James Ihaka is a Herald reporter based in Hamilton.

Coroner says child agencies must talk

Hail-Sage McClutchie. Photo / Christine Cornege
Hail-Sage McClutchie. Photo / Christine Cornege

A coroner investigating the death of toddler Hail-Sage McClutchie says information-sharing between government agencies needs to improve to protect children at risk of abuse.

But the chief social worker for Child, Youth and Family says privacy laws are hampering its efforts to work with other Crown agencies.

Hail-Sage normally lived in the care of her grandmother Delia Percy in Hamilton but spent the last 10 days of of her life in Morrinsville with her mother, Kelly Percy, and stepfather, Adrian Wilson-Minimita.

The 22-month-old had suffered a number of falls while in their care and had been vomiting for five days, but neither sought medical attention for her until she had a seizure and was admitted to Waikato Hospital.

A post-mortem examination revealed that she died of a traumatic brain injury in September 2009.

Yesterday, coroner Peter Ryan grilled CYF chief social worker Paul Nixon about what the agency was doing to identify vulnerable children in similar circumstances.

The inquest had heard how CYF became aware of Hail-Sage only after a doctor raised concerns about her health shortly before she died.

This was despite her mother being a domestic purposes beneficiary and two of her children already being in CYF care because of safety fears.

Mr Ryan said an apparent lack of information-sharing between government agencies "seems to me something that could be strengthened as a safeguard for someone falling through the cracks".

"This would also seem something that would be reasonably easy to do."

Mr Nixon said there were a number of initiatives making a difference, including a memorandum of understanding between CYF, police and Work and Income.

But he conceded that an interpretation of the privacy laws was "affecting the way people perceive their mandate to share information".

"What we don't have yet is one unified approach in the country because of questions about the privacy laws."

He said mandatory safety assessments were now in place and at a social worker's discretion, at-risk children could be taken away after a check on their living arrangements and circumstances.

But asked if he was satisfied the amended measures would prevent something similar happening again, Mr Nixon was uncertain.

He said quality early preventive services had an effect on identifying risk in Britain but children were occasionally missed.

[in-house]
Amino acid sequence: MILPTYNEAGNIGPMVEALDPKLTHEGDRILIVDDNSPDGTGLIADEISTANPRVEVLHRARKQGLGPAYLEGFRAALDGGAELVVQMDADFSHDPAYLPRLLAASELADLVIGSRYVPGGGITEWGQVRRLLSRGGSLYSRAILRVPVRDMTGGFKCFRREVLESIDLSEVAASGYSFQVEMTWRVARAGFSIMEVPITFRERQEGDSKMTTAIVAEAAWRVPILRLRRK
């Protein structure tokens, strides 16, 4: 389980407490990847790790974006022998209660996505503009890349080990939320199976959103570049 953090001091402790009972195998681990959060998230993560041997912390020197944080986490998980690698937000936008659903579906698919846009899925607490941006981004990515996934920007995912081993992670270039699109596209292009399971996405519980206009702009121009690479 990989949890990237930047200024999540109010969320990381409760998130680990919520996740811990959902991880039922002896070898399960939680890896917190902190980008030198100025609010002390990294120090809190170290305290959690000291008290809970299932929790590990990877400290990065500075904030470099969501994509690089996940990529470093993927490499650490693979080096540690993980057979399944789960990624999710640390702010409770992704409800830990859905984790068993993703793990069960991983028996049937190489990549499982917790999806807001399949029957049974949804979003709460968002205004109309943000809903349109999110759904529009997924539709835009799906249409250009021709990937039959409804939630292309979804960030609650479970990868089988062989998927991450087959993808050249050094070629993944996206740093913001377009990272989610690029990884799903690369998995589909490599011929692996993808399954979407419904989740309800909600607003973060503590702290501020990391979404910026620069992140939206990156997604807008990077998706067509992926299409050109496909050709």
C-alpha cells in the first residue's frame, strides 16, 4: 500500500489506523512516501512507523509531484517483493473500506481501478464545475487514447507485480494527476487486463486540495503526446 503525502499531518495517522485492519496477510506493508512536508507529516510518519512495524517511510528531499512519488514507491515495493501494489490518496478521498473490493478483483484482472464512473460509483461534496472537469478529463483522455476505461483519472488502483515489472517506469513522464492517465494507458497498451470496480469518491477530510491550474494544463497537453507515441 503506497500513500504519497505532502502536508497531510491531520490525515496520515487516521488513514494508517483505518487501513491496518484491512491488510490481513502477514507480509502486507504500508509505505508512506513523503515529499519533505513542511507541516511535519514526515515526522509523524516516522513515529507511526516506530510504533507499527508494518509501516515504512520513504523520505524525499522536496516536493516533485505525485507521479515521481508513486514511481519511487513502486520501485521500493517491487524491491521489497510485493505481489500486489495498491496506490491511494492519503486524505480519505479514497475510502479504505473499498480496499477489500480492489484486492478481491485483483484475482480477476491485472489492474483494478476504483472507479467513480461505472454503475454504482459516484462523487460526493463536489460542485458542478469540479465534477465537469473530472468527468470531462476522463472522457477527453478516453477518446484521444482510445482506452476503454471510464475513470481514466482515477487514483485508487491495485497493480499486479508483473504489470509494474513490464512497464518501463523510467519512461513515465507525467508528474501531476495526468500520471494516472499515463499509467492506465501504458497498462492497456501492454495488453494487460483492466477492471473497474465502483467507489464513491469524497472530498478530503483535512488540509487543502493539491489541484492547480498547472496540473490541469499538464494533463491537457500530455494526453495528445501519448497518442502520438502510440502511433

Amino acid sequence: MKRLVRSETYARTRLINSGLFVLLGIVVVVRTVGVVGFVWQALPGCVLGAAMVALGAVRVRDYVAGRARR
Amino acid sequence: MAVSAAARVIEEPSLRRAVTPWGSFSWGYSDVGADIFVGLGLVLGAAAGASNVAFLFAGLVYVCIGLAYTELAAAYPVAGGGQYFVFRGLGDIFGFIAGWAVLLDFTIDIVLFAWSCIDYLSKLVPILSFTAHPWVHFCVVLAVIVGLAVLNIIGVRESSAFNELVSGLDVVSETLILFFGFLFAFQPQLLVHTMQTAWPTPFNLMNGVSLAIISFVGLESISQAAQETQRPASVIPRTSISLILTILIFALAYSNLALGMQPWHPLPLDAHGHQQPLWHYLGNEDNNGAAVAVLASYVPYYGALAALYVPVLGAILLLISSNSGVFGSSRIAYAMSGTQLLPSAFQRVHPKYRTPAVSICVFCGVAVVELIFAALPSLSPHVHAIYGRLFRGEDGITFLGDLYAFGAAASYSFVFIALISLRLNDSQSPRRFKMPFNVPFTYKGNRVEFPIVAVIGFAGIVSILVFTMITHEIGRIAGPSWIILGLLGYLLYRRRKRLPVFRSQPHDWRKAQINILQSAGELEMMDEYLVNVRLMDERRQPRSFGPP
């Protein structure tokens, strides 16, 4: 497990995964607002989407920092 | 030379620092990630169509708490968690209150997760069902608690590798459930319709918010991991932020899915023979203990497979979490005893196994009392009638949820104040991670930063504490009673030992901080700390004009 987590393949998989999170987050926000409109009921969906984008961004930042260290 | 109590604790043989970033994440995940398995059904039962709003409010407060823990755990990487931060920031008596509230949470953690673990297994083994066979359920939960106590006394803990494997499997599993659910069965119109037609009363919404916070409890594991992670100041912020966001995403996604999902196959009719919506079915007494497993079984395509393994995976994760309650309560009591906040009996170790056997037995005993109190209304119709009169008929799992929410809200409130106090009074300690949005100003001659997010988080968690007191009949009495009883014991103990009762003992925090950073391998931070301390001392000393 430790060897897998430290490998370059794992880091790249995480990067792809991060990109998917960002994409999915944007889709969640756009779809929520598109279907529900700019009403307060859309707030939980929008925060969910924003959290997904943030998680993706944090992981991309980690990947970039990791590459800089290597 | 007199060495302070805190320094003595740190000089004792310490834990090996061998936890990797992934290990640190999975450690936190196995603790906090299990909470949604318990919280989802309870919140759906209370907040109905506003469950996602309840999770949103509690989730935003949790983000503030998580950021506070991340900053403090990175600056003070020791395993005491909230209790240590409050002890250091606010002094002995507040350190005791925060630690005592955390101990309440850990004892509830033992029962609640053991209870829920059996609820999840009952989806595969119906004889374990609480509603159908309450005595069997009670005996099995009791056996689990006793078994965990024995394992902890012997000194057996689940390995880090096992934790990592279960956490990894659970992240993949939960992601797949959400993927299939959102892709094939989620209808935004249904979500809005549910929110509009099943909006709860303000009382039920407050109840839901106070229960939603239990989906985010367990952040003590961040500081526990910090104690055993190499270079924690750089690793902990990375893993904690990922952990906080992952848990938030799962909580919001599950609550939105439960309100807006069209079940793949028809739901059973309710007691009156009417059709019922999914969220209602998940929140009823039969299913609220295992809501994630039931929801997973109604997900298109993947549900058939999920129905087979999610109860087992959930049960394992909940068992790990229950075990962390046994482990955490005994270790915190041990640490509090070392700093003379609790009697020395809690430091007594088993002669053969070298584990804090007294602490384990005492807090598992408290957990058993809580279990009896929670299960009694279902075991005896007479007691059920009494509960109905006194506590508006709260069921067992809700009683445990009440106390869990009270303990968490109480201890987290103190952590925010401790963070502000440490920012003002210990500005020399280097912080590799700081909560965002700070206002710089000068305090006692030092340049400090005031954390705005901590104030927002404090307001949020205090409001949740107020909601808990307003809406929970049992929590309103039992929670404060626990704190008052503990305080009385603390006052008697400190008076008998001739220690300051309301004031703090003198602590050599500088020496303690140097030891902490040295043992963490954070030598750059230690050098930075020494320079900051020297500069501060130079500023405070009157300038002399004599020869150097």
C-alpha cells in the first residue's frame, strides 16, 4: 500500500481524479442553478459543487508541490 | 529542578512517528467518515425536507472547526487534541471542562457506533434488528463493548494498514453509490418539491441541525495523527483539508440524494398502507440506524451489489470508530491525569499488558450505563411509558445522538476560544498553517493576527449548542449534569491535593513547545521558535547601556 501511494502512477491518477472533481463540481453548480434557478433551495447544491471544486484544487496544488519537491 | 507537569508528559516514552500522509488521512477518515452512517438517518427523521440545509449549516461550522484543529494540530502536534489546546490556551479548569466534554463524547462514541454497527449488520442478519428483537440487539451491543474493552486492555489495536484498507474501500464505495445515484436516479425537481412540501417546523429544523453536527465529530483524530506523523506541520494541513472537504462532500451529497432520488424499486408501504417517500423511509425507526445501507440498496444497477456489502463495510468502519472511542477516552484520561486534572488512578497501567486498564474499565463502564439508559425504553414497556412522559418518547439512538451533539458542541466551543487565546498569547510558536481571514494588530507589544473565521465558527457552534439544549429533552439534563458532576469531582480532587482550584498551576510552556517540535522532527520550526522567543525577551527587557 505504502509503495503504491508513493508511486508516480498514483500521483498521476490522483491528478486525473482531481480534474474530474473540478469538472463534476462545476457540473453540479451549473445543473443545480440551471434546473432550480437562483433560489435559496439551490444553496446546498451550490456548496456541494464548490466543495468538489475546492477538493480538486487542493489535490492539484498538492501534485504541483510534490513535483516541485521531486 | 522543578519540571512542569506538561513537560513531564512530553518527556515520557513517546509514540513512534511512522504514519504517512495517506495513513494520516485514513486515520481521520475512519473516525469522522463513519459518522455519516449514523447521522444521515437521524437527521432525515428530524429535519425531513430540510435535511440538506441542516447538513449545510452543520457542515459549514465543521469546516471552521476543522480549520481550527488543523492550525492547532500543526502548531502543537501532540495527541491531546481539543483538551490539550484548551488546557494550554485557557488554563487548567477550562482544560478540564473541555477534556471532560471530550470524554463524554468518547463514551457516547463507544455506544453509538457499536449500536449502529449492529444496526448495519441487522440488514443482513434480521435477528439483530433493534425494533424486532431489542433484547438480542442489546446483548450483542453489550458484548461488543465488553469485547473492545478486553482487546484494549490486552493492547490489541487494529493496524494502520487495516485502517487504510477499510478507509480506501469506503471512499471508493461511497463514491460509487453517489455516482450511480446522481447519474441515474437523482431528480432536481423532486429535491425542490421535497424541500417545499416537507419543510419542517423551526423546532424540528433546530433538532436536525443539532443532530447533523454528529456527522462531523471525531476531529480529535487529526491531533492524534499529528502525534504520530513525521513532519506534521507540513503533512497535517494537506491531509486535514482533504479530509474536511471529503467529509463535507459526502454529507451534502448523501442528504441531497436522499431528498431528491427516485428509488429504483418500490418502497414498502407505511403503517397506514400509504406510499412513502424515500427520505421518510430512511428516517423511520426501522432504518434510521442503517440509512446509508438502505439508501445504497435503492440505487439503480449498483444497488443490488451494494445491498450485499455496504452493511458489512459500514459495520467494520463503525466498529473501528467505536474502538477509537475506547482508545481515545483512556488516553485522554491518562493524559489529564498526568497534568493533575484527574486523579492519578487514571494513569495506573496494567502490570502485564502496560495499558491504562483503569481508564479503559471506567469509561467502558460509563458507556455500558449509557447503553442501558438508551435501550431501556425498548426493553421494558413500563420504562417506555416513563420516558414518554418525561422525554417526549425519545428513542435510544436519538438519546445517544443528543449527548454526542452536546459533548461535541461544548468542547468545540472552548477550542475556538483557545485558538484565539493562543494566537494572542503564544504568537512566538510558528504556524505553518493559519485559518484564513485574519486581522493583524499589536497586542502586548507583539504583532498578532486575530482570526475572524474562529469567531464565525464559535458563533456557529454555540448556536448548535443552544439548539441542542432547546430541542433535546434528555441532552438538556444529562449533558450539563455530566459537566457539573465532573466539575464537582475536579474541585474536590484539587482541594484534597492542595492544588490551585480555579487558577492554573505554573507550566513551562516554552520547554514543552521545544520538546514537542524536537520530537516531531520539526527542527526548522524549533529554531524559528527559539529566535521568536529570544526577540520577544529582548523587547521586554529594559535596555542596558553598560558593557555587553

"With child abuse it's hard to predict; it's not an exact science ... With young babies it's no different. The state tries to strike a balance with supporting families where they can and protecting children when the needarises."

Outside court, Hail-Sage's mother took a swipe at CYF, saying they "didn't do their job" and had never contacted her to confirm her daughter's birth or living circumstances.

"I have never tried to hide that I had children and CYF - if they were doing their job - would have picked up that I had two more children," said Ms Percy.

"They never attempted to investigate me having other children."

Ms Percy and Mr Wilson-Minimita are seeking the return of her son and his son but CYF Midlands regional director Greg Versalko said he "can't foresee" the children being given back because of ongoing concerns about their safety.

Desi Walker, Ms Percy's sister, said her family had sought closure but were left without it.

In a tearful submission, she said her little niece's life had been "fully funded by the taxpayer".

"All of New Zealand had a vested interest in this child ... Hers was a future full of possibilities."

Matamata-Piako police sub-area commander Rod Carpinter said if any of the evidence presented at the inquest showed some criminal responsibility, police could lay charges.

But he said the investigation into Hail-Sage's death had ended because there was not enough evidence for the matter to proceed to the courts.

A Families Commission report released last month said inadequate systems between agencies were putting vulnerable children at risk of abuse. It called for better information sharing between government departments and enhanced reporting by health professionals to safeguard at-risk children.

Mr Ryan has reserved his findings.

- NZ Herald

Get the news delivered straight to your inbox

Receive the day’s news, sport and entertainment in our daily email newsletter


© Copyright 2017, NZME. Publishing Limited

Assembled by: (static) on production bpcf05 at 27 May 2017 16:44:47 Processing Time: 295ms